Dēmos · Classical Athenian Democracy · a Stoa Publication
→ The Beginning of Conflict with the Democrats.
Christopher W. Blackwell, edition of January 31, 2003
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Plutarch praises Cimon for his opposition to the democratic reforms of Themistocles and Ephialtes (Plut. Cim. 10.7). The beginnings of this opposition, as far as we can tell, arose from an incident on one of Cimon’s military campaigns in the north. While the Persians had been mostly driven from the Aegean sea, they remained in the Chersonese, a peninsula in the northern Aegean, and allied themselves with some of the people of Thrace; the Athenians dispatched Cimon to wage war against them (Plut. Cim. 14.1). Cimon won a victory in Thrace, which allowed him, had he wished to, to invade Macedonia. When he failed to do this, he was brought to trial in Athens, accused of accepting bribes to leave Macedonia alone; one of the prosecutors at his trial was Pericles (Plut. Cim. 14.2-3). Cimon spoke well in his own defense (Plut. Cim. 14.3) and was acquitted, but this trial, at least as Plutarch narrates Cimon’s career, marked the beginning of a period of confrontation between him and the democratic reformers (Plut. Cim. 15.1-2; Plut. Cim. 10.7).
Cimon was the proxenos (πρόξενος) or “official representative” of Sparta in Athens, a position similar to that of an ambassador, except that the proxenus was a citizen of the foreign city, not of the city he represented (Plut. Cim. 14.3; Paus. 4.24.6). Cimon’s relationship with Sparta was close; he cited that relationship, as evidence of his good character, in his own defense at his trial (Plut. Cim. 14.3), and even named one of his sons Lacedaemonius, or “Spartan” (Thuc. 1.45.2; Plut. Cim. 16.1; Aristotle makes some unflattering comments about Cimon’s children at Aristot. Rh. 1390b). This relationship was helpful to Athens, and reflected well on Cimon in the eyes of his fellow citizens, while Sparta and Athens were allies in the struggle against Persia, but as the two cities became rivals, Sparta’s proxenus came to be regarded with some suspicion (Plut. Cim. 16.4-6).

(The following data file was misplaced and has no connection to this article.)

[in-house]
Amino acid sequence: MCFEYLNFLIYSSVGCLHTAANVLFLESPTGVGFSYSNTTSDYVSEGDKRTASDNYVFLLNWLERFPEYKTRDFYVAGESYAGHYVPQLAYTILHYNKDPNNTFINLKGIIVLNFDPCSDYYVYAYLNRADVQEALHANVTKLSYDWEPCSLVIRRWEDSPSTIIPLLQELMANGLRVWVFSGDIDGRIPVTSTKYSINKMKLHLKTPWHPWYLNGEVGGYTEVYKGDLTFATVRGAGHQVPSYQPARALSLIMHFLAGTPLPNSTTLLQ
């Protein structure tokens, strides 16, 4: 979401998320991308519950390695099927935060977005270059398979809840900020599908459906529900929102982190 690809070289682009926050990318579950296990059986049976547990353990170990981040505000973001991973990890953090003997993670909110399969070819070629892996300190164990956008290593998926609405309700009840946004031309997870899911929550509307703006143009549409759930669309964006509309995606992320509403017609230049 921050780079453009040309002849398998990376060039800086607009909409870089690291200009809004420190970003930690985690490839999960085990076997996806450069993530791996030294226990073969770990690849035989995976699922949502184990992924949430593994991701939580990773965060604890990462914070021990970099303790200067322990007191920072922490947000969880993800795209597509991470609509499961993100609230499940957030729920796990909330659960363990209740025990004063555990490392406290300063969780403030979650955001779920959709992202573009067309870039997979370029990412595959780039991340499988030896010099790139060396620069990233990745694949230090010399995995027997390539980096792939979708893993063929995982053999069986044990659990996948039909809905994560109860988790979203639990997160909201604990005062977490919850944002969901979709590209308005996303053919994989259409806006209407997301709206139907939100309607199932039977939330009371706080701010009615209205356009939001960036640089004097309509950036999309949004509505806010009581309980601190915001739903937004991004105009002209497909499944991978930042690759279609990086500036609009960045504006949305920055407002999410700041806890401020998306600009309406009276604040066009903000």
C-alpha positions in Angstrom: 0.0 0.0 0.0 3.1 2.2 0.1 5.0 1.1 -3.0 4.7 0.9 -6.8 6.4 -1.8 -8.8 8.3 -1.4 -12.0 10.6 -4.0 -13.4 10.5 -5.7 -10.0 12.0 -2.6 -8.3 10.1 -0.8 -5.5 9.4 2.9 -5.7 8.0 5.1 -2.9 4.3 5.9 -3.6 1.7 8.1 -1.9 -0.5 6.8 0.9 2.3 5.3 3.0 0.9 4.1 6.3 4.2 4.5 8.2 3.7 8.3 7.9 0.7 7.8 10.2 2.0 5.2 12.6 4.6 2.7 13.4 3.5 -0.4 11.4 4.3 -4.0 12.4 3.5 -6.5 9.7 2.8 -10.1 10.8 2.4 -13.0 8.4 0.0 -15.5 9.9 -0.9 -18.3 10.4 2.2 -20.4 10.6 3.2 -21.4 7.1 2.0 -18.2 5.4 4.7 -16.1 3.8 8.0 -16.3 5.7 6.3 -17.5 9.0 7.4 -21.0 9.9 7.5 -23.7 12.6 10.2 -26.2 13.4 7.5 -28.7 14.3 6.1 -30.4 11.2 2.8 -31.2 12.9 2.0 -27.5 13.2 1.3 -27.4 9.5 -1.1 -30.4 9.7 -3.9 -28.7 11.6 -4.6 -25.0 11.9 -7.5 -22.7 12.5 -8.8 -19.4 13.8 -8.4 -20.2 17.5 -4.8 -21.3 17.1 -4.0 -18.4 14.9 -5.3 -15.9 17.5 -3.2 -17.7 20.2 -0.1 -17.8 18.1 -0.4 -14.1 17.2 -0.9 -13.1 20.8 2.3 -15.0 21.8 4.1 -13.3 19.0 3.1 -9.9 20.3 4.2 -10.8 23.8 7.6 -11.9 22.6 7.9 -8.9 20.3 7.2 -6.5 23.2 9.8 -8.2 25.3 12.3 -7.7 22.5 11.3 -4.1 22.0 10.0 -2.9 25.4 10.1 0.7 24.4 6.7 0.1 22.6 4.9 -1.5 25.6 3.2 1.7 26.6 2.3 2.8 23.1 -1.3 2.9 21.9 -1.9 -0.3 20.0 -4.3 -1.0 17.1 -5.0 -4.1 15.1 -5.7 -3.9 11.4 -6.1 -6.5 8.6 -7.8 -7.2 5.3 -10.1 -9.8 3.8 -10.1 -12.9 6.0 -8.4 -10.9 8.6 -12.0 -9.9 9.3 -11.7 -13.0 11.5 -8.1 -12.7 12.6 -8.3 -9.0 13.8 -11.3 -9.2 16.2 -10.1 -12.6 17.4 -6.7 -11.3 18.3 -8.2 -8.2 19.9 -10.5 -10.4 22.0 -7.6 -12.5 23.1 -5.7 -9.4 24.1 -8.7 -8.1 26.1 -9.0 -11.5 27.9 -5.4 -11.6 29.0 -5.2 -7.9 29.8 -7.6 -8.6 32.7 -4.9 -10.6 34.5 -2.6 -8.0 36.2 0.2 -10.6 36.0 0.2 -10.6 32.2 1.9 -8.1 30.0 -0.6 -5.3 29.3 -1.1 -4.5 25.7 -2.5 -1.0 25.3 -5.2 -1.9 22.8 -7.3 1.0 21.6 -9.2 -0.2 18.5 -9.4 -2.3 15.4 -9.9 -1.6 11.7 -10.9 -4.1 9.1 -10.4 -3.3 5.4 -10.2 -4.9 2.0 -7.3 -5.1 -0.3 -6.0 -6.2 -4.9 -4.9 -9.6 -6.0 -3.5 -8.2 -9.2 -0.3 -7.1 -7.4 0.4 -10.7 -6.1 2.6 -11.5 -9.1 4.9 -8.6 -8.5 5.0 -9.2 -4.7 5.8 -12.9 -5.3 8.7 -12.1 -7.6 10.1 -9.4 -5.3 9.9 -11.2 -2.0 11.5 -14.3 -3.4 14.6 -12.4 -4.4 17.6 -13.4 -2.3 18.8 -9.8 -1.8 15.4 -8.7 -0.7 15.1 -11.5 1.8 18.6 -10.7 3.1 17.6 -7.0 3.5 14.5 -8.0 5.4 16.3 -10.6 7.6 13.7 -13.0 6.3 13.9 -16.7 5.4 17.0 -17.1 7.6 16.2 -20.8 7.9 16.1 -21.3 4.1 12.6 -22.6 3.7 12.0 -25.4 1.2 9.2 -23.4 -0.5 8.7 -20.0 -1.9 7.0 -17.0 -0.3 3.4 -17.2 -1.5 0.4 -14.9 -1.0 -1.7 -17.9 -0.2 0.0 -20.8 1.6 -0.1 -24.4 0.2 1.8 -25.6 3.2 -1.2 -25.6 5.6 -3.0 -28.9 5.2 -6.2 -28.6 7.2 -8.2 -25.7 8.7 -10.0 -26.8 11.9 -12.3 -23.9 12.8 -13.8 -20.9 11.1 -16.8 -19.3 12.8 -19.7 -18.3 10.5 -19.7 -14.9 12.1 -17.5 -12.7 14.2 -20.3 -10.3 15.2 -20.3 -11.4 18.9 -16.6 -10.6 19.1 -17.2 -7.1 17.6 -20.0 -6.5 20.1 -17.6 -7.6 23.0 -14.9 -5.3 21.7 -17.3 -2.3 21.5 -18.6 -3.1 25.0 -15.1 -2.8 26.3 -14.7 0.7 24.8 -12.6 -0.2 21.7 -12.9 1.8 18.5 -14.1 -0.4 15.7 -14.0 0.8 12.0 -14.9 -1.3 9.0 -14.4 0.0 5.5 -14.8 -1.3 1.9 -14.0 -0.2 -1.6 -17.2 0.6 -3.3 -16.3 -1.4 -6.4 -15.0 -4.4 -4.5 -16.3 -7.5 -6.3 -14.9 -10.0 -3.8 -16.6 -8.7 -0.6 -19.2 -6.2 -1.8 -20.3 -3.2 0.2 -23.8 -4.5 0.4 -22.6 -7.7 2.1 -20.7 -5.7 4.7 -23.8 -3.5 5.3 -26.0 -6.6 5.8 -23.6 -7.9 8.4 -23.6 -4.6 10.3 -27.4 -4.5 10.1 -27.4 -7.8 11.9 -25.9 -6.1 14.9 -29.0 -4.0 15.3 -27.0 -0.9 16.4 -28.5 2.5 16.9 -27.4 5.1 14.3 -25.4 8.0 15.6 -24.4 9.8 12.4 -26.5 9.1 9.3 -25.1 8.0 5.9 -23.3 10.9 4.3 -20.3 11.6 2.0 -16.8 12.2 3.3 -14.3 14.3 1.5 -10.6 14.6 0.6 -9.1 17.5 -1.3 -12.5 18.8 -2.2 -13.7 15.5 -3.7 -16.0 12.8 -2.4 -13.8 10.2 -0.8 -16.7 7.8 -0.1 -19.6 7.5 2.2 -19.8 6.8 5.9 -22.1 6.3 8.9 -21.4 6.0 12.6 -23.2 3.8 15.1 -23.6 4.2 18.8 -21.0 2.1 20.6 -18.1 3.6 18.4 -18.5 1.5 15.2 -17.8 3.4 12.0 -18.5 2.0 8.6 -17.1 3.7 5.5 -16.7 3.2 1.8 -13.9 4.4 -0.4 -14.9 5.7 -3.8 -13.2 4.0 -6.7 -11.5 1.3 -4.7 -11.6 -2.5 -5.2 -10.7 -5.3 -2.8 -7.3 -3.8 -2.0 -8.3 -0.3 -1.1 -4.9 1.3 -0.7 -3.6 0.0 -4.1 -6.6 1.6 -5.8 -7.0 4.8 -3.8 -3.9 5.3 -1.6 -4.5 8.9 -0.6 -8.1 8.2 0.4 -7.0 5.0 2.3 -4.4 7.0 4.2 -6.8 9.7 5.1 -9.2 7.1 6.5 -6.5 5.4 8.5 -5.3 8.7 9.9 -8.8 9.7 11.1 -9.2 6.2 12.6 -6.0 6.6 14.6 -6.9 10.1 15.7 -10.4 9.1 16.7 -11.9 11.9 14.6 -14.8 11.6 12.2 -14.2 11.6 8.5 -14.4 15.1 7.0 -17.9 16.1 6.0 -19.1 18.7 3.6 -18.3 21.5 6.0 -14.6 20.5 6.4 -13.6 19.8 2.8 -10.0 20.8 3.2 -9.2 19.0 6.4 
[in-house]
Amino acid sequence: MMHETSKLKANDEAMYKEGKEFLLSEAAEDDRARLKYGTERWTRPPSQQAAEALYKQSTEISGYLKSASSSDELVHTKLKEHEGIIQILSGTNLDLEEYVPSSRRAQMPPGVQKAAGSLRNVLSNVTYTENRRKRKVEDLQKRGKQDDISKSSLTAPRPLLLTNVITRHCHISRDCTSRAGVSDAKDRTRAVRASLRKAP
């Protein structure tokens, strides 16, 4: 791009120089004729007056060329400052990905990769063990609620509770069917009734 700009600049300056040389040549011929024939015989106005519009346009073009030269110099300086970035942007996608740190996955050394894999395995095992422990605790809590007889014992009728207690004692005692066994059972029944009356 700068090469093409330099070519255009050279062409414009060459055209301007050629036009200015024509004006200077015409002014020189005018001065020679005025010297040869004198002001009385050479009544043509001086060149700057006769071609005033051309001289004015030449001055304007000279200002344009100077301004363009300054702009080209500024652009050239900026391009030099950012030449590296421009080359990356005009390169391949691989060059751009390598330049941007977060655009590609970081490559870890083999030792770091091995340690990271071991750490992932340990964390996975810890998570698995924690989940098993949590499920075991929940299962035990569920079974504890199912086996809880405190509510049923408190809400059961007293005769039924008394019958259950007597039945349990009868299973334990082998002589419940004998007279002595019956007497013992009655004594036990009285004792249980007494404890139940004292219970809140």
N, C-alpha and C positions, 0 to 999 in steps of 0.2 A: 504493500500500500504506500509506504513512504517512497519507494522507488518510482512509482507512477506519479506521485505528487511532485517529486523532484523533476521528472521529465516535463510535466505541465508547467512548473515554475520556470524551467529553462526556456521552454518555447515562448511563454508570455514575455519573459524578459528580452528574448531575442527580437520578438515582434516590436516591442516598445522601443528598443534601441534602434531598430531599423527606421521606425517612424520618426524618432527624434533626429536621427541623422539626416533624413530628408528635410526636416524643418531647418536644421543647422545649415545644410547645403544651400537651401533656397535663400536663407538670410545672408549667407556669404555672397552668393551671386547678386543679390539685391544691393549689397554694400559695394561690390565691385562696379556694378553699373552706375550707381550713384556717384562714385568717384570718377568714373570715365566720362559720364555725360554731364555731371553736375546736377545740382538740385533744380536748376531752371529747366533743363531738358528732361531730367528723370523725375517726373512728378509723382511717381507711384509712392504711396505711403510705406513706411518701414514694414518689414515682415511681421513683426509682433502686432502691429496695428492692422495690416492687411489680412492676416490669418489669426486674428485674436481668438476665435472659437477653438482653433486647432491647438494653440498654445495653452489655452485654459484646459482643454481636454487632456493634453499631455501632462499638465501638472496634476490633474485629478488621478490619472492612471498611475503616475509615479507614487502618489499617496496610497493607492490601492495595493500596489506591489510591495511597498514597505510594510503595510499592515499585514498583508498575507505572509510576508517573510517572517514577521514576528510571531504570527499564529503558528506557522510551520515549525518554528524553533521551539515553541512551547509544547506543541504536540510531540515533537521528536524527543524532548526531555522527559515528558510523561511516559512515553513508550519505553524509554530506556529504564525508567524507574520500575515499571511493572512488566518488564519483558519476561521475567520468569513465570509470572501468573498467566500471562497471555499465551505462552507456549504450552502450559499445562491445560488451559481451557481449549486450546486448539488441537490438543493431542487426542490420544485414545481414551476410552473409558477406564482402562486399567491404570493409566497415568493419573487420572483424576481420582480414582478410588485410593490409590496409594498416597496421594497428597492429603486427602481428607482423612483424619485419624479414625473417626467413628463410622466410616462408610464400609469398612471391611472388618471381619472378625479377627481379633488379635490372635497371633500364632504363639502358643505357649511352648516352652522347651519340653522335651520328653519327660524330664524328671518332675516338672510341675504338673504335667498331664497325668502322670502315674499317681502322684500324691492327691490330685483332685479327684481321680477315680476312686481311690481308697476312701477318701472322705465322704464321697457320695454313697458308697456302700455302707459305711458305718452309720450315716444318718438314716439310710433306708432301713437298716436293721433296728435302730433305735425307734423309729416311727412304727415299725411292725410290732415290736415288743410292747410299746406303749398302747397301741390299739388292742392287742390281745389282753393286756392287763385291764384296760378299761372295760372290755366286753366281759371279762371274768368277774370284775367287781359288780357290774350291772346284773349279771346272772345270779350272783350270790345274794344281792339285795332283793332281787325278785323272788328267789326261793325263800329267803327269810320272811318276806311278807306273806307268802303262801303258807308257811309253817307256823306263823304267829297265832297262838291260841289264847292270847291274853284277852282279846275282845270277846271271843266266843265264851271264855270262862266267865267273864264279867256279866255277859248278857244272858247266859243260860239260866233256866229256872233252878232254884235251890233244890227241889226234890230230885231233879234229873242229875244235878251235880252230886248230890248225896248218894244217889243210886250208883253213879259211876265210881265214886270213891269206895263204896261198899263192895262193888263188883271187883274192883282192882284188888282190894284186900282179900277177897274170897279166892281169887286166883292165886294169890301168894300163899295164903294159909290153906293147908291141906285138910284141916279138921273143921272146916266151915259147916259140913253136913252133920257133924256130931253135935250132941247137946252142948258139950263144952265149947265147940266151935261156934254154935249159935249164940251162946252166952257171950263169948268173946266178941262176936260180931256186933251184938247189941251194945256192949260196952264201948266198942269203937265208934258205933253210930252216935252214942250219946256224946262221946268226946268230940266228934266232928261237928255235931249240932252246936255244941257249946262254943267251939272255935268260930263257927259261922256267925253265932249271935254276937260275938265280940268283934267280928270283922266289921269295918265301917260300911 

Read about the evidence
Plutarch (Plut. Cim.).
Andocides (Andoc. 4).
Andocides (Andoc. 3).
Plutarch (Plut. Per.).
Plot on a Map
Ephialtes opposed sending help to Sparta, but Cimon argued in favor of doing so and persuaded the Athenians (Plut. Cim. 16.8). After this successful intervention, the Spartans called for help from Athens a second time, in
When Plutarch describes Cimon’s ostracism at Plut. Cim. 17.2, he suggests that it was motivated by Athens’ anger at their humiliating dismissal by the Spartans—Cimon, the proxenus of Sparta would have been a natural target for that anger. But there may have been more to it than that. We have reason to think that while Cimon was away in Messenia with an Athenian army, the people in Athens, under the leadership of Ephialtes and Pericles, enacted a radical democratic reform by limiting the powers of the Court of the Areopagus.
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